Some people aren't cut out for entrepreneurship.
The highs are high, and the lows are... devastating.
Running a business, regardless of size, can be an incredibly revealing experience. It's a long-haul race that takes longer than you think.
Many people working full-time often uncover a revelation at some point in their career: they can make more money, have more free time, and be more fulfilled if they work for themselves.
Why not take your graphic design skills and drum up a few clients of your own rather than work for your boss? You know how to take beautiful photos - would it make sense to step out and try to make it as a business owner?
After taking that leap of faith, it's not uncommon to feel far more stressed and overwhelmed than ever. You've gone from being responsible for one aspect of a business to all aspects; your job has increased 10x.
Still, running a business is an incredible opportunity to help others, build something bigger than yourself, and make money.
How do you know if you should start a business, and more, when's the right time?
You've Got to Have a Vision for Change
Michael Gerber's 1986 novel, The E-Myth Revisited: Why Most Small Businesses Don't Work and What to Do About It, has been hailed by many as a must-read novel for small business owners.
In The E-Myth, Gerber expertly analyzes and breaks down the approach many small business owners take. He defines three key personalities: the Technician, the Manager, and the Entrepreneur.
Technician: You live in the present and are focused on making your product, selling it, and delivering it. The day-to-day entirely absorbs you.
Manager: You focus on achieving results through people and systems in the present and strategizing for the future.
Entrepreneur: You define the business and focus on closing the gap between where you are today and where you want to be.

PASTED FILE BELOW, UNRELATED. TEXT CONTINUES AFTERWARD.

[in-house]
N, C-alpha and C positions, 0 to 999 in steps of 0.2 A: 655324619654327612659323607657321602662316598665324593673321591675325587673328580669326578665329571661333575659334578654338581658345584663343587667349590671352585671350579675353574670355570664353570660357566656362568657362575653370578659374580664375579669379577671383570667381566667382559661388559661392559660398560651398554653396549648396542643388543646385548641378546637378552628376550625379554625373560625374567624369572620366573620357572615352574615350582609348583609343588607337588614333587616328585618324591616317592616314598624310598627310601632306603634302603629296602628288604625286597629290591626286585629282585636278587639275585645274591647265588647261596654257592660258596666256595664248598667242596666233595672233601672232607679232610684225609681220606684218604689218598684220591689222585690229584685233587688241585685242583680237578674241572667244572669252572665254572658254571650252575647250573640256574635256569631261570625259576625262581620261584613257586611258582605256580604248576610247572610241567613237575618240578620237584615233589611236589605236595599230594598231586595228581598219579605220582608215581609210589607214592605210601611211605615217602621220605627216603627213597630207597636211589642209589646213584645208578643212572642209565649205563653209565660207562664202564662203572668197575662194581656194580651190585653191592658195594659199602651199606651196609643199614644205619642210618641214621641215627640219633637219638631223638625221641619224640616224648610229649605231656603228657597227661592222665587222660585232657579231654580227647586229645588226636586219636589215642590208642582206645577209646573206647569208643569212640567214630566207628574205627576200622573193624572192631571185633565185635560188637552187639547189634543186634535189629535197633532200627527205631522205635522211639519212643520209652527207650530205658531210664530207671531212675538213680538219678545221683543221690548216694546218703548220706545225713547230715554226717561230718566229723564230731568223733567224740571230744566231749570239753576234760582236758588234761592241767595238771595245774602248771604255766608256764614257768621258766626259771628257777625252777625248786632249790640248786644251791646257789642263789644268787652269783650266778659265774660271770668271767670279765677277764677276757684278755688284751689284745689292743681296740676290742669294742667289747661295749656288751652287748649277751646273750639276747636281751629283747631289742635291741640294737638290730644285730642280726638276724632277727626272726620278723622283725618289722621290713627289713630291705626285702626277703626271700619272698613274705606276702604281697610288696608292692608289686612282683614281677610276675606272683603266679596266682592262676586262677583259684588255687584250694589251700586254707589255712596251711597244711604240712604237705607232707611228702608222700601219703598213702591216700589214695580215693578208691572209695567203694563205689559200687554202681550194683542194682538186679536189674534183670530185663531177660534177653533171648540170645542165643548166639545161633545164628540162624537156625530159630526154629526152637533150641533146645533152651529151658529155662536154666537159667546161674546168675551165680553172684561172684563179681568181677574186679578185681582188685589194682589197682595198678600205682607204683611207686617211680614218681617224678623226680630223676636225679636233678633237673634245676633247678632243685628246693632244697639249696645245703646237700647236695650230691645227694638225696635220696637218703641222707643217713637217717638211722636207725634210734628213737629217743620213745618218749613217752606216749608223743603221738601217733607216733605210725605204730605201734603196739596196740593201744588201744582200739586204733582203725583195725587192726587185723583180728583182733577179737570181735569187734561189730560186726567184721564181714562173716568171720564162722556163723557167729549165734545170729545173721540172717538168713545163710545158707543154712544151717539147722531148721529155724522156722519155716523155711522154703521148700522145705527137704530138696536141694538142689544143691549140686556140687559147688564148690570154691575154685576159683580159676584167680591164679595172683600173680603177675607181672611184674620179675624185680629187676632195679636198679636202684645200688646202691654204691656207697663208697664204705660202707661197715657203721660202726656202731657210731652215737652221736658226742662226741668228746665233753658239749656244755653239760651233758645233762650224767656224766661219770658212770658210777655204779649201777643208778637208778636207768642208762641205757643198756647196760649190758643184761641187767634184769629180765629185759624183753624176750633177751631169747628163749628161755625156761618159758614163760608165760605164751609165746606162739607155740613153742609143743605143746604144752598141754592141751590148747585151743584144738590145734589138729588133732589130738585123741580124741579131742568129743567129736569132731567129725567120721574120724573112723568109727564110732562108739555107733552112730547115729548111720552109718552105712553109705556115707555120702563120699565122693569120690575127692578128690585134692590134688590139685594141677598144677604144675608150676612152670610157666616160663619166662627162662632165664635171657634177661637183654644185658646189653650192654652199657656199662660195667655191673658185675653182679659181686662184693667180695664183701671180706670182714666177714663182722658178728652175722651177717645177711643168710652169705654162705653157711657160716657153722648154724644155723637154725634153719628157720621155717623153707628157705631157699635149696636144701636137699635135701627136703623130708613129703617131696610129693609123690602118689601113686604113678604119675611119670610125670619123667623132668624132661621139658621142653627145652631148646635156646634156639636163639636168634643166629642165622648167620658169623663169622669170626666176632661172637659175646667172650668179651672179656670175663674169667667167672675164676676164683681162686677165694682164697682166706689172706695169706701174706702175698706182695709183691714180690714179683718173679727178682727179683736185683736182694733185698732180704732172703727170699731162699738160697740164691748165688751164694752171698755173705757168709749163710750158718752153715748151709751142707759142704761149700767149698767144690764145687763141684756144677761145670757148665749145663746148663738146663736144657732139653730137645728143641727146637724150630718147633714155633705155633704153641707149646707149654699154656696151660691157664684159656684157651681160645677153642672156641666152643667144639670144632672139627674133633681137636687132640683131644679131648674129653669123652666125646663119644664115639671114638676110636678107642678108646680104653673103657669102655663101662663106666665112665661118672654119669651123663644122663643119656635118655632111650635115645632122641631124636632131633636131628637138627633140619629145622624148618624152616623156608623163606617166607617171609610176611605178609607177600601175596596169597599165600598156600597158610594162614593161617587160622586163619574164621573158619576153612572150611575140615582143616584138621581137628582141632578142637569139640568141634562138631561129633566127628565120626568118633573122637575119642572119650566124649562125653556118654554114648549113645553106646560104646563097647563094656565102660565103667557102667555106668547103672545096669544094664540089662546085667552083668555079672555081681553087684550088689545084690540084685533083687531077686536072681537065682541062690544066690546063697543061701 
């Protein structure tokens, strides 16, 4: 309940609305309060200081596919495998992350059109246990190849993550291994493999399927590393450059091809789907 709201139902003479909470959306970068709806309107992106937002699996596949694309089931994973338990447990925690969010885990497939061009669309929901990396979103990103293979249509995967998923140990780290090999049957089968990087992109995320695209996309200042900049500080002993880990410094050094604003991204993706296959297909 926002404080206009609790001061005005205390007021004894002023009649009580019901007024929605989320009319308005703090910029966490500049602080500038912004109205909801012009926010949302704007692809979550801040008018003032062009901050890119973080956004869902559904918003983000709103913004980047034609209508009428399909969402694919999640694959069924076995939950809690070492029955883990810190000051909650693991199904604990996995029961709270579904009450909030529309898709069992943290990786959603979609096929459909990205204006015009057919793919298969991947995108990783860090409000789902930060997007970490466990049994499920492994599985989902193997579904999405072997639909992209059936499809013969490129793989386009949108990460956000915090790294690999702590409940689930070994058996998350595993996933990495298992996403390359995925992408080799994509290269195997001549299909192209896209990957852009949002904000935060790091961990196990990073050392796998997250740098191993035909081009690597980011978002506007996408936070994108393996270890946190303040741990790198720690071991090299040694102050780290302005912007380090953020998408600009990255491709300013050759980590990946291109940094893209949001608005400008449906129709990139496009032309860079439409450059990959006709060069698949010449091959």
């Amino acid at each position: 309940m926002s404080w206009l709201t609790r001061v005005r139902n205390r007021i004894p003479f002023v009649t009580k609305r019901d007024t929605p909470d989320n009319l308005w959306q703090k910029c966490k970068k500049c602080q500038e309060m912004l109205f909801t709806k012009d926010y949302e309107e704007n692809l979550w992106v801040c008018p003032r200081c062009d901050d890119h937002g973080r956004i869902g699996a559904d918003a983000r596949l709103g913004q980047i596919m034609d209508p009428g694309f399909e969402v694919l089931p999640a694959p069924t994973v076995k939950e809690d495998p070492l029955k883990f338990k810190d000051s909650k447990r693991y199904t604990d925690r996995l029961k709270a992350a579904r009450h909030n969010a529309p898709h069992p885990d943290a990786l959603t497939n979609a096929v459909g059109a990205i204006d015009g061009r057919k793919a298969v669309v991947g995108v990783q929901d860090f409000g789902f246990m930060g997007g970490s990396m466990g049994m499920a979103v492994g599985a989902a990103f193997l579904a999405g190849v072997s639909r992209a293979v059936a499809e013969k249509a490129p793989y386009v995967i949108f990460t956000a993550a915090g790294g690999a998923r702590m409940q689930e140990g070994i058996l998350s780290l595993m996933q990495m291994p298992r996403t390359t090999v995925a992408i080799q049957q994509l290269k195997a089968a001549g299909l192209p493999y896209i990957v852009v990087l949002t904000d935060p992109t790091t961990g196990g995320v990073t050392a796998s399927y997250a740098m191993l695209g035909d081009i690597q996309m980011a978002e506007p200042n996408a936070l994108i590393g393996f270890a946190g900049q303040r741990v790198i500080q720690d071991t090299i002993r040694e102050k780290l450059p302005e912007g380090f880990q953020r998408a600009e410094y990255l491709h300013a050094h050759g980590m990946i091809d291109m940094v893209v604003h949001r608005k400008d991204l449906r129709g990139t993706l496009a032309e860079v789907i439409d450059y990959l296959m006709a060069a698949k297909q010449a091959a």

Under Gerber's analysis, most small business owners fall under the Technician personality; they focus on getting the work done rather than casting a vision for the future.
There's nothing wrong with starting a small business based on what you're good at. If you're a competent accountant looking to go out on your own, running a solo accounting firm could make sense! If you're working in web design and decide to build up clientele on the side, you can be incredibly successful.
It's when your dream of having a burgeoning empire remains unfulfilled because you're stuck in the day-to-day operations that frustration begins to fester.
You suddenly find yourself stuck.
Instead, it's critical to start with the end goal in mind. Defining your vision before doing any work can help you identify your North Star, the guiding light you're working towards. Creating a clear plan, defining and understanding the roles involved in your small business, and knowing when to hire help to slowly make the transition from Technician to Entrepreneur are essential steps.
It may take hard work and plenty of time, but your vision, regardless of how big, can be realized with proper planning.
Don't Be Afraid to Ask For Help
Small business ownership means wearing every hat imaginable.
You're fully responsible for accounting, marketing, product development, customer support, sales, operations, and more. No matter how much you study, it's impossible to be an expert in every field.
Luckily, you don't have to operate your business in a vacuum!
Finding help early and often at the beginning of starting a small business can significantly impact your success. Outsourcing things you're not good at or don't understand might seem expensive or intimidating, but it'll consistently save you time and money over the long run.
Similarly, finding a community of like-minded business owners with similar goals can help ensure that you're following the right path.
With a community around you, you'll be able to learn from the mistakes of others and prevent issues before they happen. You'll find new ways of doing things you wouldn't have seen before. You'll reach your goals faster from the accountability of the people around you.
You've Got to Actually Start
"It's like Uber for pets."
Everyone has a friend with the next big app idea.
You can read and talk and think about starting a business all day, but your idea remains abstract until you venture out into the world and create something of value for others.
Many people view starting a business as an impossible endeavor. There's paperwork to file, bank accounts to open, contracts to create, websites to develop, a brand to make... the list goes on and on!
The truth is, in the beginning, all you need is something to sell.
Try selling something to find out if starting a business is right for you. Create a product or service that aligns with what you'd like to offer and find your first customer. You can quickly learn a lot from their feedback and see growth opportunities over time.
The hardest part is getting started.